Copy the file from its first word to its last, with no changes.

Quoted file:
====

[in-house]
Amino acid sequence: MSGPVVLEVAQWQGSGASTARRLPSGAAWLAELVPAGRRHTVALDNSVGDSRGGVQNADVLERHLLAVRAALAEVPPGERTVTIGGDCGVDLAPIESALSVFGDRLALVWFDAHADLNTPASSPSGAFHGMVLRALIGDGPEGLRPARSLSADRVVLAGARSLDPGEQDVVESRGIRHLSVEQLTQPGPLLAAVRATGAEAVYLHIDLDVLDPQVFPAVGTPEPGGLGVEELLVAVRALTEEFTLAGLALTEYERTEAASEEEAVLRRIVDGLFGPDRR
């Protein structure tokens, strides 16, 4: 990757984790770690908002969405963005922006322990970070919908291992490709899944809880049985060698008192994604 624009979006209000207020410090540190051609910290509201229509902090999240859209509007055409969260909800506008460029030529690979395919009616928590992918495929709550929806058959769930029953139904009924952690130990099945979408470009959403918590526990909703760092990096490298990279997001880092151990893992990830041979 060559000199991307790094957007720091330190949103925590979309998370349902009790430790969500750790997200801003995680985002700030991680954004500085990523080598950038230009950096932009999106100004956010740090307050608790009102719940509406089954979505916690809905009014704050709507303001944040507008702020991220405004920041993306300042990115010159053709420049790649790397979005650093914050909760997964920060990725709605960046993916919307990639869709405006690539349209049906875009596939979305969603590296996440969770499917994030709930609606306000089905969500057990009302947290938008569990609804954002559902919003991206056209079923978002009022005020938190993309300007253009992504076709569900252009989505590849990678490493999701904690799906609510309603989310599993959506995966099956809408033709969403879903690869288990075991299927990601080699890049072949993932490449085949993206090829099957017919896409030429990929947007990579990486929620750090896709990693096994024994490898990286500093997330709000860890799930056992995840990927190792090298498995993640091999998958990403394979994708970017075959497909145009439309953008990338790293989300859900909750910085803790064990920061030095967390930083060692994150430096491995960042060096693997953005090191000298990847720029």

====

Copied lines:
[in-house]
Amino acid sequence: MSGPVVLEVAQWQGSGASTARRLPSGAAWLAELVPAGRRHTVALDNSVGDSRGGVQNADVLERHLLAVRAALAEVPPGERTVTIGGDCGVDLAPIESALSVFGDRLALVWFDAHADLNTPASSPSGAFHGMVLRALIGDGPEGLRPARSLSADRVVLAGARSLDPGEQDVVESRGIRHLSVEQLTQPGPLLAAVRATGAEAVYLHIDLDVLDPQVFPAVGTPEPGGLGVEELLVAVRALTEEFTLAGLALTEYERTEAASEEEAVLRRIVDGLFGPDRR
């Protein structure tokens, strides 16, 4: 990757984790770690908002969405963005922006322990970070919908291992490709899944809880049985060698008192994604 624009979006209000207020410090540190051609910290509201229509902090999240859209509007055409969260909800506008460029030529690979395919009616928590992918495929709550929806058959769930029953139904009924952690130990099945979408470009959403918590526990909703760092990096490298990279997001880092151990893992990830041979 060559000199991307790094957007720091330190949103925590979309998370349902009790430790969500750790997200801003995680985002700030991680954004500085990523080598950038230009950096932009999106100004956010740090307050608790009102719940509406089954979505916690809905009014704050709507303001944040507008702020991220405004920041993306300042990115010159053709420049790649790397979005650093914050909760997964920060990725709605960046993916919307990639869709405006690539349209049906875009596939979305969603590296996440969770499917994030709930609606306000089905969500057990009302947290938008569990609804954002559902919003991206056209079923978002009022005020938190993309300007253009992504076709569900252009989505590849990678490493999701904690799906609510309603989310599993959506995966099956809408033709969403879903690869288990075991299927990601080699890049072949993932490449085949993206090829099957017919896409030429990929947007990579990486929620750090896709990693096994024994490898990286500093997330709000860890799930056992995840990927190792090298498995993640091999998958990403394979994708970017075959497909145009439309953008990338790293989300859900909750910085803790064990920061030095967390930083060692994150430096491995960042060096693997953005090191000298990847720029």